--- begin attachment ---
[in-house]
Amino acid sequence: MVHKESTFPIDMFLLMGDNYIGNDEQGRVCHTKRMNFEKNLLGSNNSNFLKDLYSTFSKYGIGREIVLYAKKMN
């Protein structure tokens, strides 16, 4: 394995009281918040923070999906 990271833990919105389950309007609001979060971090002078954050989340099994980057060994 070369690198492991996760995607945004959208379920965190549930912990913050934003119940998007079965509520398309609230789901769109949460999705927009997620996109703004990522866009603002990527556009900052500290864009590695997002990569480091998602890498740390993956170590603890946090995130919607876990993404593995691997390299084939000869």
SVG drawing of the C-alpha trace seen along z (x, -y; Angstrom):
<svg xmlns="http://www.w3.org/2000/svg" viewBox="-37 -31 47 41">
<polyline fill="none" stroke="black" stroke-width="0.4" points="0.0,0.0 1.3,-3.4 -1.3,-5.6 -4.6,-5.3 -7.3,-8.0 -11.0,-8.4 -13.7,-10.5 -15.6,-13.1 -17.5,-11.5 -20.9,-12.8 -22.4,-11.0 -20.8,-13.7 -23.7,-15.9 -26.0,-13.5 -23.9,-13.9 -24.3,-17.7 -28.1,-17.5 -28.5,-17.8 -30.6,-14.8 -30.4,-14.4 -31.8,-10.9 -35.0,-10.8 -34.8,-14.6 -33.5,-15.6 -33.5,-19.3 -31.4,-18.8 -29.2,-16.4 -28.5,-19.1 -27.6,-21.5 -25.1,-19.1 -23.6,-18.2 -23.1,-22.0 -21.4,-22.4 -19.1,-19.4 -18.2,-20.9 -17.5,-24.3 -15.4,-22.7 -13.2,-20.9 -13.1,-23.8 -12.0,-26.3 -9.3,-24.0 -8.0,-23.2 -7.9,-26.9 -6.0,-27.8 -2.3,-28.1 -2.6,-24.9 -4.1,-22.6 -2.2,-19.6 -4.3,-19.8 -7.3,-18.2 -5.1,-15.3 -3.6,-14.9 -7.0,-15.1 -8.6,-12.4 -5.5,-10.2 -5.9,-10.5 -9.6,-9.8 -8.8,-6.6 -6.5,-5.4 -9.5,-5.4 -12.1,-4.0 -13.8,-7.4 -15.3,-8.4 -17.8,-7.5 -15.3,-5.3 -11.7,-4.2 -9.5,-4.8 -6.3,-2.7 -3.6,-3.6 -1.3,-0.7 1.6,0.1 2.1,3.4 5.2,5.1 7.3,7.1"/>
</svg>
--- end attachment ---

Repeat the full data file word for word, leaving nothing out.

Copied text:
[in-house]
Amino acid sequence: MVHKESTFPIDMFLLMGDNYIGNDEQGRVCHTKRMNFEKNLLGSNNSNFLKDLYSTFSKYGIGREIVLYAKKMN
């Protein structure tokens, strides 16, 4: 394995009281918040923070999906 990271833990919105389950309007609001979060971090002078954050989340099994980057060994 070369690198492991996760995607945004959208379920965190549930912990913050934003119940998007079965509520398309609230789901769109949460999705927009997620996109703004990522866009603002990527556009900052500290864009590695997002990569480091998602890498740390993956170590603890946090995130919607876990993404593995691997390299084939000869």
SVG drawing of the C-alpha trace seen along z (x, -y; Angstrom):
<svg xmlns="http://www.w3.org/2000/svg" viewBox="-37 -31 47 41">
<polyline fill="none" stroke="black" stroke-width="0.4" points="0.0,0.0 1.3,-3.4 -1.3,-5.6 -4.6,-5.3 -7.3,-8.0 -11.0,-8.4 -13.7,-10.5 -15.6,-13.1 -17.5,-11.5 -20.9,-12.8 -22.4,-11.0 -20.8,-13.7 -23.7,-15.9 -26.0,-13.5 -23.9,-13.9 -24.3,-17.7 -28.1,-17.5 -28.5,-17.8 -30.6,-14.8 -30.4,-14.4 -31.8,-10.9 -35.0,-10.8 -34.8,-14.6 -33.5,-15.6 -33.5,-19.3 -31.4,-18.8 -29.2,-16.4 -28.5,-19.1 -27.6,-21.5 -25.1,-19.1 -23.6,-18.2 -23.1,-22.0 -21.4,-22.4 -19.1,-19.4 -18.2,-20.9 -17.5,-24.3 -15.4,-22.7 -13.2,-20.9 -13.1,-23.8 -12.0,-26.3 -9.3,-24.0 -8.0,-23.2 -7.9,-26.9 -6.0,-27.8 -2.3,-28.1 -2.6,-24.9 -4.1,-22.6 -2.2,-19.6 -4.3,-19.8 -7.3,-18.2 -5.1,-15.3 -3.6,-14.9 -7.0,-15.1 -8.6,-12.4 -5.5,-10.2 -5.9,-10.5 -9.6,-9.8 -8.8,-6.6 -6.5,-5.4 -9.5,-5.4 -12.1,-4.0 -13.8,-7.4 -15.3,-8.4 -17.8,-7.5 -15.3,-5.3 -11.7,-4.2 -9.5,-4.8 -6.3,-2.7 -3.6,-3.6 -1.3,-0.7 1.6,0.1 2.1,3.4 5.2,5.1 7.3,7.1"/>
</svg>